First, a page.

An artificial intelligence that interprets images from wearable cameras can identify food and accurately estimate its weight to determine how many calories a person is consuming and what nutrients they are ingesting, which could be useful for automating dietary research.

Benny Lo at Imperial College London and his colleagues asked 13 subjects to wear cameras around their chests or mounted on glasses to capture images at mealtimes. The cameras took photographs every few seconds and algorithms automatically discarded more than 90 per cent, which didn’t depict food.

The images left were  annotated by dieticians and the meals were weighed. The images and data were then used to train an AI known as a neural network to identify types food and estimate volume and nutritional content. The system continuously monitors subjects, so it can also determine how much of a meal was eaten rather than just recording the size of the meal served.

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Lo’s team then got the AI to analyse new images from the wearable cameras, and weighed the meals to compare them against the estimates. The computer did better than humans at estimating the calories being consumed – it had an error rate of 37.6 per cent compared with the human error rate of 48.8 per cent.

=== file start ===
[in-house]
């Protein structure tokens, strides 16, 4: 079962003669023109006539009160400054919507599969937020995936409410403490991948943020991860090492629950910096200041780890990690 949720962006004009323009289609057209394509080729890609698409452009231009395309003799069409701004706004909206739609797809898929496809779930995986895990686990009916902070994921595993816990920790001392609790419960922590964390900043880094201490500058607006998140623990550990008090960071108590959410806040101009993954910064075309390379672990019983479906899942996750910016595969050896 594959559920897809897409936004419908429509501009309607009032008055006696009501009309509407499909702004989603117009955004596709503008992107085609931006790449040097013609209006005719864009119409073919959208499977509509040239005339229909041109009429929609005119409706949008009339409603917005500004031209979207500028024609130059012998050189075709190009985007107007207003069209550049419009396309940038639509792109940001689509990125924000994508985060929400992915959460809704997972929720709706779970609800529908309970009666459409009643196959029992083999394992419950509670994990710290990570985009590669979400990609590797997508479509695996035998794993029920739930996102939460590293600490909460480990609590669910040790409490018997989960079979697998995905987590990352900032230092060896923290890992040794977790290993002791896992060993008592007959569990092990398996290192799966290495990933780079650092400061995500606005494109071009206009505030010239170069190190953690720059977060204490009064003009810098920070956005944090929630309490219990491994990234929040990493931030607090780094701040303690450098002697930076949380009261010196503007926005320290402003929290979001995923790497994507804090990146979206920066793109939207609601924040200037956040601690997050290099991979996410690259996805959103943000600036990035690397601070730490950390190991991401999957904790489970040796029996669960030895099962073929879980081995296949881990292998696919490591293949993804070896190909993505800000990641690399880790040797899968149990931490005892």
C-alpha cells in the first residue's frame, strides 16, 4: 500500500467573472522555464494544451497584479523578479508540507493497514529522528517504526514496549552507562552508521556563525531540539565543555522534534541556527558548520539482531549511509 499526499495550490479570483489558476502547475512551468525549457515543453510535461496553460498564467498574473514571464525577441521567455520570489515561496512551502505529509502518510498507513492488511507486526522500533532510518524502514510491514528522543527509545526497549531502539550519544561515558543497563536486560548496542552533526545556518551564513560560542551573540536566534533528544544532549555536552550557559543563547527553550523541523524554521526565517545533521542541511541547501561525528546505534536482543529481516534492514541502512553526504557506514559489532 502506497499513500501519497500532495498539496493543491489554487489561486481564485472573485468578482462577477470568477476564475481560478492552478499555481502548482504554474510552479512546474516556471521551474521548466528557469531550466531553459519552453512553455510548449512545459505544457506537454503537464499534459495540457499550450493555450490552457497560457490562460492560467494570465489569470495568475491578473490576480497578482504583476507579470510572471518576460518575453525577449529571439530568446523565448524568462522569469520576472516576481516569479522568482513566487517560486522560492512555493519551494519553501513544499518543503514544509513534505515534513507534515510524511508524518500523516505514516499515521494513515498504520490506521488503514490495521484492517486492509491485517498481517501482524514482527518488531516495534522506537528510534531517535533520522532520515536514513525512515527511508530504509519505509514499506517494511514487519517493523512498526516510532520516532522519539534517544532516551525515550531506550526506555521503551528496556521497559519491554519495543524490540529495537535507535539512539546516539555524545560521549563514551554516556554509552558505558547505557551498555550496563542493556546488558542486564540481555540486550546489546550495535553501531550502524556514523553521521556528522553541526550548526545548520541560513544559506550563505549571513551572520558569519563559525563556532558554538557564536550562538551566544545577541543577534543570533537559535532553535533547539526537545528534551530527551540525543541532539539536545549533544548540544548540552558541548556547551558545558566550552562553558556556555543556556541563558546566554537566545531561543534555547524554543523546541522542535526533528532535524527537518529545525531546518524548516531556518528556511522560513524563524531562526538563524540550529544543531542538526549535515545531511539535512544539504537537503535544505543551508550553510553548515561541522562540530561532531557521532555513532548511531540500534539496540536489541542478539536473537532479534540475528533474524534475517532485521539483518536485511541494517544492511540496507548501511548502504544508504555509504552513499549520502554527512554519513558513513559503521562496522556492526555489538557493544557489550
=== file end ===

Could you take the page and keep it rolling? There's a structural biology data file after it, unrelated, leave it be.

Nutritional research has often relied on people self-reporting the content of their meals, but this can yield poor data because of bias and memory slips, says the team. It is also labour intensive. Much research has been done on automatically estimating the number of calories in a meal from a photograph taken before eating but this doesn’t take into account any leftovers.

The team hopes that the system will aid research in low-income countries where malnutrition is a big issue. The experiments were run in poor lighting conditions to mimic the lighting that might be delivered by an inadequate electricity supply. Despite these measures, Lo says that some refinement of the neural network may be needed in real-world situations.